Unsupported Software: Avoiding Cybersecurity Risks to your Business

What is Unsupported Software?

Unsupported software refers to any software in use within an organisation that is no longer supported by the vendor, i.e. the provision of updates and technical ‘patches’ or fixes. There are several reasons why an organisation may be using unsupported software.  In some instances, an organisation may have no choice than to continue using “legacy” software because there is no readily available alternative, and the software is required to support a critical business operation or process. Ideally an organisation should be managing all their software via a software lifecycle roadmap, in which case they will be aware of any known end-of-life date, have already identified a viable alternative and developed a plan to replace that software. Unfortunately, this is not always the case.

Considering the number of software applications that an organisation may be utilising at any one time, it is easy to see how some software might slip through the net and enter an unsupported risk state.  This is especially true of older software that has been performing well and doesn’t appear to pose any risk, or software that has been incorrectly deemed “non-critical”.  However, it is important for an organisation to assess the broader business implications of that software failing in the future.

What are the risks of using Unsupported Software?

The cybersecurity risk of using obsolete or unsupported software that is not maintained is far greater than supported software, in addition to the higher probability of failure. Software that is not updated can expose vulnerabilities in your systems, which can in turn lead to security risks as these vulnerabilities have the potential to be identified and exploited.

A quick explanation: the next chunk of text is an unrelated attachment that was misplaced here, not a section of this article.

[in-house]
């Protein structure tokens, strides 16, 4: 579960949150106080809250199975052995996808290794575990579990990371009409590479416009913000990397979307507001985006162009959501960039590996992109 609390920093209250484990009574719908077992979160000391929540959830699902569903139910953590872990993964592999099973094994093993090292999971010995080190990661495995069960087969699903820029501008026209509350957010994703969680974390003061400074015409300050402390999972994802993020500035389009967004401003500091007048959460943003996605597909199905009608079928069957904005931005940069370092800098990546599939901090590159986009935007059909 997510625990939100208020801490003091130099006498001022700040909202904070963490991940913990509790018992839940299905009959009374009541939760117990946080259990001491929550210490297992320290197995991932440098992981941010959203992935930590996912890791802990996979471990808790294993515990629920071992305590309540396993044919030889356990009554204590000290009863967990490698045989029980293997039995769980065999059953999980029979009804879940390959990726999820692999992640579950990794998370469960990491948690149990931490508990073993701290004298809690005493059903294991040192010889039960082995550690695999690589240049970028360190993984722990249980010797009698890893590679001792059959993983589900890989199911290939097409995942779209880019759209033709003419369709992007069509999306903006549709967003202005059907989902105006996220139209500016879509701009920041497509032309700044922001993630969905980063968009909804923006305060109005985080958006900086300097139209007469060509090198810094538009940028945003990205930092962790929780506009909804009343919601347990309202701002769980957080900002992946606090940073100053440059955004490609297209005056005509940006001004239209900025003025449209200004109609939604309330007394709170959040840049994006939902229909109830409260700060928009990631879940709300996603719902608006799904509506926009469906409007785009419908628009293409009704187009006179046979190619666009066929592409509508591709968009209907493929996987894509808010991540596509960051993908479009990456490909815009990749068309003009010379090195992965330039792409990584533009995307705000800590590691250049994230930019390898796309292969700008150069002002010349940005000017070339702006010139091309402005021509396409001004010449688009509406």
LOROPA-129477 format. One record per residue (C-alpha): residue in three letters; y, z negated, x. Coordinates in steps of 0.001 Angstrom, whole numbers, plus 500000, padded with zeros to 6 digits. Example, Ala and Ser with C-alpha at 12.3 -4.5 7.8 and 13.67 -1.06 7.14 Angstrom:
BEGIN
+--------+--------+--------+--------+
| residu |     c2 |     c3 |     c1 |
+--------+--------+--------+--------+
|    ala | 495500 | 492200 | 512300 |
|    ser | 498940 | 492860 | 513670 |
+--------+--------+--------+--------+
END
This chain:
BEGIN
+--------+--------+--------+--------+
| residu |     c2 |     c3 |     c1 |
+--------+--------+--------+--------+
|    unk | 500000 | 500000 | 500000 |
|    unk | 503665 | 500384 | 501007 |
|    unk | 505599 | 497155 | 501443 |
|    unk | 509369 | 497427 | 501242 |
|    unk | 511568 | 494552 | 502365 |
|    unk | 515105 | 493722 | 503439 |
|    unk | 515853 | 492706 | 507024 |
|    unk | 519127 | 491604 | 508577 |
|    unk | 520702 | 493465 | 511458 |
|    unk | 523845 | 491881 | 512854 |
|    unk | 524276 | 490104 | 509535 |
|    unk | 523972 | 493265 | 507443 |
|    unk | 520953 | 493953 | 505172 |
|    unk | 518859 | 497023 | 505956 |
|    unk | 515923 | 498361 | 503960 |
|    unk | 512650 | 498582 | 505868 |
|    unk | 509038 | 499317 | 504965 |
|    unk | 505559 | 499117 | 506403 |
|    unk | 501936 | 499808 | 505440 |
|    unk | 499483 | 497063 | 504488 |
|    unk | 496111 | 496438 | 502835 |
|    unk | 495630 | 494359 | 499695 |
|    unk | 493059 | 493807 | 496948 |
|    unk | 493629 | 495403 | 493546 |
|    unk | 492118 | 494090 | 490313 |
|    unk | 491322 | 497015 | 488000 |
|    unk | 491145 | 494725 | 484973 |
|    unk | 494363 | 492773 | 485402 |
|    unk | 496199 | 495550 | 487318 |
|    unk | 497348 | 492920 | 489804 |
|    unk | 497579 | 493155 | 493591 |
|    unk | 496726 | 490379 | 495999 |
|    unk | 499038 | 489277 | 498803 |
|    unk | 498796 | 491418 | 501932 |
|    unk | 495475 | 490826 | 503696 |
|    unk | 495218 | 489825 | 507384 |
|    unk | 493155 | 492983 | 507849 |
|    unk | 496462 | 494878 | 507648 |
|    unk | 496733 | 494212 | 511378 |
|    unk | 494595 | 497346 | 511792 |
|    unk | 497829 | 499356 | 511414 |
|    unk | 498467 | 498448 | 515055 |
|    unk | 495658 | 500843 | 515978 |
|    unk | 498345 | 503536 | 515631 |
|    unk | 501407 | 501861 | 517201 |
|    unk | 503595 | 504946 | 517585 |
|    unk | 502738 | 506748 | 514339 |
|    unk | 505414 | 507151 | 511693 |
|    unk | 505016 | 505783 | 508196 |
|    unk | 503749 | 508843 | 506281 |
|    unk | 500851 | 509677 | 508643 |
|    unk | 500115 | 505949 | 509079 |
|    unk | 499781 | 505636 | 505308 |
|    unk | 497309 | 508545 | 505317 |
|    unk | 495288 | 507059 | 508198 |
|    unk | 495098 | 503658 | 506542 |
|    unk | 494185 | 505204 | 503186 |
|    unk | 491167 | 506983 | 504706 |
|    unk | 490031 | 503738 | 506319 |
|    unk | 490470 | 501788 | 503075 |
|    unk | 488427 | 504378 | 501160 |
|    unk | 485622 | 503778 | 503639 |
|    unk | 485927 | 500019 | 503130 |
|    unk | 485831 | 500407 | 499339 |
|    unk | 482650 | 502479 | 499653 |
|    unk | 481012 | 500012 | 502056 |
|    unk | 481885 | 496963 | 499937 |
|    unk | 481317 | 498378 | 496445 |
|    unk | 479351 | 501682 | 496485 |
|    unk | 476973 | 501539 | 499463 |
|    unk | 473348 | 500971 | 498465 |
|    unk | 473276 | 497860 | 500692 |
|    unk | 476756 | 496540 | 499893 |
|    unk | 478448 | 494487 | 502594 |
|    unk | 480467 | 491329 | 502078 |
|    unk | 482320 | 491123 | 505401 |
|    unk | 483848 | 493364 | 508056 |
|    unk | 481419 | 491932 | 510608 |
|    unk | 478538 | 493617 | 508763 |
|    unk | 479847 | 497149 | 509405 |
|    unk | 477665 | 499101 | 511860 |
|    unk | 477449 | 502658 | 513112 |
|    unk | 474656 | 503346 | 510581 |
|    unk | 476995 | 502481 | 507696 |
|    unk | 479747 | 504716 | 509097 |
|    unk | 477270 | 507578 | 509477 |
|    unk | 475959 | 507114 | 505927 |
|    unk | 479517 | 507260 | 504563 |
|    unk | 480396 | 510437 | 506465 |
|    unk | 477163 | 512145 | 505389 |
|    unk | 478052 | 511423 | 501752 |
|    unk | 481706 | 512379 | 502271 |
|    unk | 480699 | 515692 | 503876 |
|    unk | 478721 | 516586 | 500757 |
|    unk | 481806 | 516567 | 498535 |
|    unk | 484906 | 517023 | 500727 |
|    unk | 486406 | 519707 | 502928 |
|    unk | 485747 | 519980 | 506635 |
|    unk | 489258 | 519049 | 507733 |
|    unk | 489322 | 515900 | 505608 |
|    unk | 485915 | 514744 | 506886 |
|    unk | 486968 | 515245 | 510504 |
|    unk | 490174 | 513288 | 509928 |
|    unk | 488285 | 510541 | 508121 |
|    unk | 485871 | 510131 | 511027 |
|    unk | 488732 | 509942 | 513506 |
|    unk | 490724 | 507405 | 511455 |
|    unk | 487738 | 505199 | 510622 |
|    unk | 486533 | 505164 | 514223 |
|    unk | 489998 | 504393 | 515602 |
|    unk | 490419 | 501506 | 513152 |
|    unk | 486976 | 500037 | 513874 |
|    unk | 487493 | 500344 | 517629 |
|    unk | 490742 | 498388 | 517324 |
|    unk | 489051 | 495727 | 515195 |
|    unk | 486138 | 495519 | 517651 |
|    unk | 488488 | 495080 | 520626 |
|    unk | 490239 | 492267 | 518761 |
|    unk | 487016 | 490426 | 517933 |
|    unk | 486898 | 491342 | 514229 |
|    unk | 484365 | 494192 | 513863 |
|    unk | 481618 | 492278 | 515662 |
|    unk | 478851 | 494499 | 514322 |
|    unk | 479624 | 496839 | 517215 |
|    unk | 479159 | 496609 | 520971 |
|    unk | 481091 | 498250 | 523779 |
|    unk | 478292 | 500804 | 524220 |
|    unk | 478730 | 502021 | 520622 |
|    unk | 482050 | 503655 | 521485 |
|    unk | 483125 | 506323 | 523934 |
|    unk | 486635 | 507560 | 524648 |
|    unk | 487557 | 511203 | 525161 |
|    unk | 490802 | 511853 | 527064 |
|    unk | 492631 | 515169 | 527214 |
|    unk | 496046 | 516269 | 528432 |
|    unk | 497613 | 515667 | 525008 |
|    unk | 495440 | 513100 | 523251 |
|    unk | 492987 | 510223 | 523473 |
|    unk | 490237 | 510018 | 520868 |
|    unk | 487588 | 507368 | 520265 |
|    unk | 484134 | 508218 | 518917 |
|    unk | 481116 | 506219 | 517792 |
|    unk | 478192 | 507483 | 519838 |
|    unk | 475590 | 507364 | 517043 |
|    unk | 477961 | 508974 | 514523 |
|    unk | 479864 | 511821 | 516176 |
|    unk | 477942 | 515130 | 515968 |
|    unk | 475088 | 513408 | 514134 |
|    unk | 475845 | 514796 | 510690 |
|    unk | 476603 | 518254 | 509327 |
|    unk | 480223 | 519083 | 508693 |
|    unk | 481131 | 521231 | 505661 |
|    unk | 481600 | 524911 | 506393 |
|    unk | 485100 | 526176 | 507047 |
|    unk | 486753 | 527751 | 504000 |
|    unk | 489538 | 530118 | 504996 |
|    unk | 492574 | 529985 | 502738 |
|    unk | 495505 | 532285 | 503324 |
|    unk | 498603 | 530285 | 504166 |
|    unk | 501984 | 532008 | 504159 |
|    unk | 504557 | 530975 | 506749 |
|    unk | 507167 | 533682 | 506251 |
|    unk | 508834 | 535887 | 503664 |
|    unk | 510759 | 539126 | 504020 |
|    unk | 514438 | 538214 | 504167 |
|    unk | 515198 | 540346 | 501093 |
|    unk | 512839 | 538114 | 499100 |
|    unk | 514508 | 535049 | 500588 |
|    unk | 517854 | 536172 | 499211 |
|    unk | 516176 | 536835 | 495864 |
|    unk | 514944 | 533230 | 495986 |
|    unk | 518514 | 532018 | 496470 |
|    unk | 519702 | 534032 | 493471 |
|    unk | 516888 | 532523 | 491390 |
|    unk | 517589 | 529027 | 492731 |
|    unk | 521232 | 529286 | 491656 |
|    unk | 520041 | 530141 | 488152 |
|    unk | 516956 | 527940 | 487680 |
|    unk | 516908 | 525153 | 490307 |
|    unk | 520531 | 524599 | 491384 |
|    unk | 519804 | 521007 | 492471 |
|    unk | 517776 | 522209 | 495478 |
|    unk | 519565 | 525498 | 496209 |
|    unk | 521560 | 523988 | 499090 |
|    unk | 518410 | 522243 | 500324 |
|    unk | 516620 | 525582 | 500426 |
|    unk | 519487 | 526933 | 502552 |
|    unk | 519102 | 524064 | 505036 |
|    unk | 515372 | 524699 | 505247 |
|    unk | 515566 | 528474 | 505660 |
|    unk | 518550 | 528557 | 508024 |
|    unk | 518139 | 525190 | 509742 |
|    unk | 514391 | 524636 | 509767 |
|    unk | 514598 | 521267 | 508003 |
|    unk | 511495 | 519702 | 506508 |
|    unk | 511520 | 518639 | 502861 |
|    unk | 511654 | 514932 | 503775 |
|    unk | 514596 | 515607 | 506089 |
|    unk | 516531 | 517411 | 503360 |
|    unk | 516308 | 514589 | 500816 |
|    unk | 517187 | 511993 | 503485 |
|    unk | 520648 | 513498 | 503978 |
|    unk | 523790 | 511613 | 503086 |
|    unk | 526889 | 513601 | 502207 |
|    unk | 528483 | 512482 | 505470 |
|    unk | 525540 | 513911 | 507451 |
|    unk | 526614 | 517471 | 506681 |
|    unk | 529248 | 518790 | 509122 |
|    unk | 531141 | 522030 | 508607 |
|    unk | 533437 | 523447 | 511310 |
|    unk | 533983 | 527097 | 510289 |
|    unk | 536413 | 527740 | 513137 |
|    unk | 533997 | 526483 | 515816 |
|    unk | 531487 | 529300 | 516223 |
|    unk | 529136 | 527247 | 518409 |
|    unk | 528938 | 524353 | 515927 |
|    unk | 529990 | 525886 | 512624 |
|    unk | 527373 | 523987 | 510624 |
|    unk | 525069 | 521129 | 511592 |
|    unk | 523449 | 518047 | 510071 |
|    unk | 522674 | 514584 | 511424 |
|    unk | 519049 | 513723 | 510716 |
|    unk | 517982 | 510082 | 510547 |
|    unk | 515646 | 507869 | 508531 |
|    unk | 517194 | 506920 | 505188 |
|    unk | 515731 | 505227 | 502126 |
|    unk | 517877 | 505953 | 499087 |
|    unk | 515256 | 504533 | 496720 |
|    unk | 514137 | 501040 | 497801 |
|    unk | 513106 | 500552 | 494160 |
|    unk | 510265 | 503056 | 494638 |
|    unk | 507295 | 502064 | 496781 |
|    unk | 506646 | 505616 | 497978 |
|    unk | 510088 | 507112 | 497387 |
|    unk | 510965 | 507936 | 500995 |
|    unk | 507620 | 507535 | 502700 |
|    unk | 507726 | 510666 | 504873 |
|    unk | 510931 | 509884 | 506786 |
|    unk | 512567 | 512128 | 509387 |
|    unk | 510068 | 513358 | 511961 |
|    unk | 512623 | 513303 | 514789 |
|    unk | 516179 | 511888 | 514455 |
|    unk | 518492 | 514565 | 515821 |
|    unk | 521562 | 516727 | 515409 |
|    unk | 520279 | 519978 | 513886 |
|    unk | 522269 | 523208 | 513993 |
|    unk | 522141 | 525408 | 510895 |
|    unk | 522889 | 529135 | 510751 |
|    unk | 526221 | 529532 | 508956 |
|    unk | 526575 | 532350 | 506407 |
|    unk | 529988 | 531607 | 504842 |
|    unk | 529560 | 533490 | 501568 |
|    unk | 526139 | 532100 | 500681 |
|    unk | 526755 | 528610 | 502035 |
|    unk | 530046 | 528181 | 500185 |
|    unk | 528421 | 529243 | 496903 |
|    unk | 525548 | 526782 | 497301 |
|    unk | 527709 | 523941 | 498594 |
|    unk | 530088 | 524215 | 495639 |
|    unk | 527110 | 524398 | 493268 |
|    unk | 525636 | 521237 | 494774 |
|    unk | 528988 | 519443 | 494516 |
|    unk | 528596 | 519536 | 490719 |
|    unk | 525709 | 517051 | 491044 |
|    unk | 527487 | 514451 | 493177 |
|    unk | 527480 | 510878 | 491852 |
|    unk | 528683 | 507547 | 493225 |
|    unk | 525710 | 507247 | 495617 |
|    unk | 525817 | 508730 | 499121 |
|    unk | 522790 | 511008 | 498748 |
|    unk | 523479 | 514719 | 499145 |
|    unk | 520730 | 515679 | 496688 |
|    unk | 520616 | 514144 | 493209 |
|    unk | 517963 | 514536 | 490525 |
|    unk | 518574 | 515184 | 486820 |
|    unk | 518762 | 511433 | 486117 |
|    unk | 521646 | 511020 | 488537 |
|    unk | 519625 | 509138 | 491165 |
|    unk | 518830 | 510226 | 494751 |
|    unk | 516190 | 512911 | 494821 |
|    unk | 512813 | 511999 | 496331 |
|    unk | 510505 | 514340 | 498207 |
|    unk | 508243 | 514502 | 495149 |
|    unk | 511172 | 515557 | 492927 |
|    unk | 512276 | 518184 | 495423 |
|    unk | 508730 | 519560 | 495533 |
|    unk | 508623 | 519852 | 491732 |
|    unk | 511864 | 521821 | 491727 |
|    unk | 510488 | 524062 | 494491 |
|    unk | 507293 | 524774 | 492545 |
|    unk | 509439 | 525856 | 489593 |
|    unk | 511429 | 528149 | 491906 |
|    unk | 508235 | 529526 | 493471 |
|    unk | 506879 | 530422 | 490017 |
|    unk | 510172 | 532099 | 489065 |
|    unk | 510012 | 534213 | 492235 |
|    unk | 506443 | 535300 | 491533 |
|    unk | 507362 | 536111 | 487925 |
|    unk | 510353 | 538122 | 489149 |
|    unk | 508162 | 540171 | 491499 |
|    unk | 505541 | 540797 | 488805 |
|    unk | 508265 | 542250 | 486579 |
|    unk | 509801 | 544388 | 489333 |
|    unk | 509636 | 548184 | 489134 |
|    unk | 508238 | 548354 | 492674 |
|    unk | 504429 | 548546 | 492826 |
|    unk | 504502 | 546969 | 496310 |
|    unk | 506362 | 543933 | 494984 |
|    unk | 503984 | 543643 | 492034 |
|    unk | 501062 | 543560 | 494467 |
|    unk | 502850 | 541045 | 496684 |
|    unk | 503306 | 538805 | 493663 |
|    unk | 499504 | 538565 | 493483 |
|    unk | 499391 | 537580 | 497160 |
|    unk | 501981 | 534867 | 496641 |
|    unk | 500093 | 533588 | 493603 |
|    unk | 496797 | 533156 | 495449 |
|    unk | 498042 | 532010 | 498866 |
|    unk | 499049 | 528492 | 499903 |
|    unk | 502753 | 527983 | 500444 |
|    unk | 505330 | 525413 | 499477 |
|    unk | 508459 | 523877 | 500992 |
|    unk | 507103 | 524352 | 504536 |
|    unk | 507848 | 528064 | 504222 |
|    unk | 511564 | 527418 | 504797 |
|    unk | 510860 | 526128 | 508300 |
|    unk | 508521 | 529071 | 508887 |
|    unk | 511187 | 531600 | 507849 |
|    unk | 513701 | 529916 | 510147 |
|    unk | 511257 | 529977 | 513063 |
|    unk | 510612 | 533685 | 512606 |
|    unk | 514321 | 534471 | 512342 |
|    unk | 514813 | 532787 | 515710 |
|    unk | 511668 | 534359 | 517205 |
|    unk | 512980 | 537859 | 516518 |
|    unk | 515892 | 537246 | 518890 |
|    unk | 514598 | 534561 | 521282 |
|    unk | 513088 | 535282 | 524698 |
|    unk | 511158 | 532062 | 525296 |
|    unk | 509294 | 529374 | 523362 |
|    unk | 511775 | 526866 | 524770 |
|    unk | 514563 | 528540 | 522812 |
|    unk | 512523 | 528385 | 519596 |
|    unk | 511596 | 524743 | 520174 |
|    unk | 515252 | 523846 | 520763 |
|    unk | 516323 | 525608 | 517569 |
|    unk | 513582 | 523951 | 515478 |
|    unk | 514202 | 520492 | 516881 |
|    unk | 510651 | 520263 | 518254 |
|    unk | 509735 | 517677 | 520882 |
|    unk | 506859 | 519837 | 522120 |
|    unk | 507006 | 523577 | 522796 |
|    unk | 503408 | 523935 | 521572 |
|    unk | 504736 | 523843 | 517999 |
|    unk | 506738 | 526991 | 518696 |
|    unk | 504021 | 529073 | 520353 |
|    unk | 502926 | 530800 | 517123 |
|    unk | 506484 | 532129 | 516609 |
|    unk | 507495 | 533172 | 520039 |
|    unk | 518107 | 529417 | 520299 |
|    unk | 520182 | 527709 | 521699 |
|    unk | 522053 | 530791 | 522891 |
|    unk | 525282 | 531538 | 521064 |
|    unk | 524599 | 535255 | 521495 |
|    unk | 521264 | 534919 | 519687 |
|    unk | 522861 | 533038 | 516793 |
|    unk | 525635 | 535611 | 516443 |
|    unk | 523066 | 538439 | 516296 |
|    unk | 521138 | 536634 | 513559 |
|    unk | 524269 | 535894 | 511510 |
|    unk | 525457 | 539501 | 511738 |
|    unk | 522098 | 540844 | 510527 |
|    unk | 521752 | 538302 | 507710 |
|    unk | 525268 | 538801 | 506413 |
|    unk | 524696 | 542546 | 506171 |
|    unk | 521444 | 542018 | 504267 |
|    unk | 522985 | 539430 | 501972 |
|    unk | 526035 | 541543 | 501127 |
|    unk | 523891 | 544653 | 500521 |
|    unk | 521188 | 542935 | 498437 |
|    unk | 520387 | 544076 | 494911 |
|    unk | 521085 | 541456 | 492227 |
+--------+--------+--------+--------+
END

A survey undertaken by Kaspersky IT Security Economics in 2020 found that 47% of businesses still use some form of unsupported software. What is more concerning is that the survey also reported that businesses with unsupported software have a 65% chance of experiencing a cybersecurity incident, compared to a 29% chance for those that keep their software updated.  The survey also states that the financial cost of a breach, when unsupported software is involved, averaged 50% higher than breaches where this is not the case.

Three colourful pie chart diagrams showing the statistics discussed in the text

Avoiding Cybersecurity Risks caused by Unsupported Software

Some aspects of managing cybersecurity risk are obvious and include strengthening company infrastructure, implementing appropriate user access controls, ensuring all technology assets have anti-virus software, as well as educating employees to avoid email phishing attempts. However, there are risks which are not so obvious and in a large organisation with wide and varied disbursement of software could potentially be overlooked - an example of this is unsupported software.

In order to avoid the risk of unsupported software, an organisation should proactively manage the life cycle of all the software that is used throughout the entire business.  Implementing a software life cycle management process that documents the organisation’s software inventory is an effective solution.  This should contain all pertinent information about the software including current version, date of renewal and target date for upgrade (or end of life). It is crucial that this software inventory is well managed and maintained, however in many organisations this is unfortunately not the case.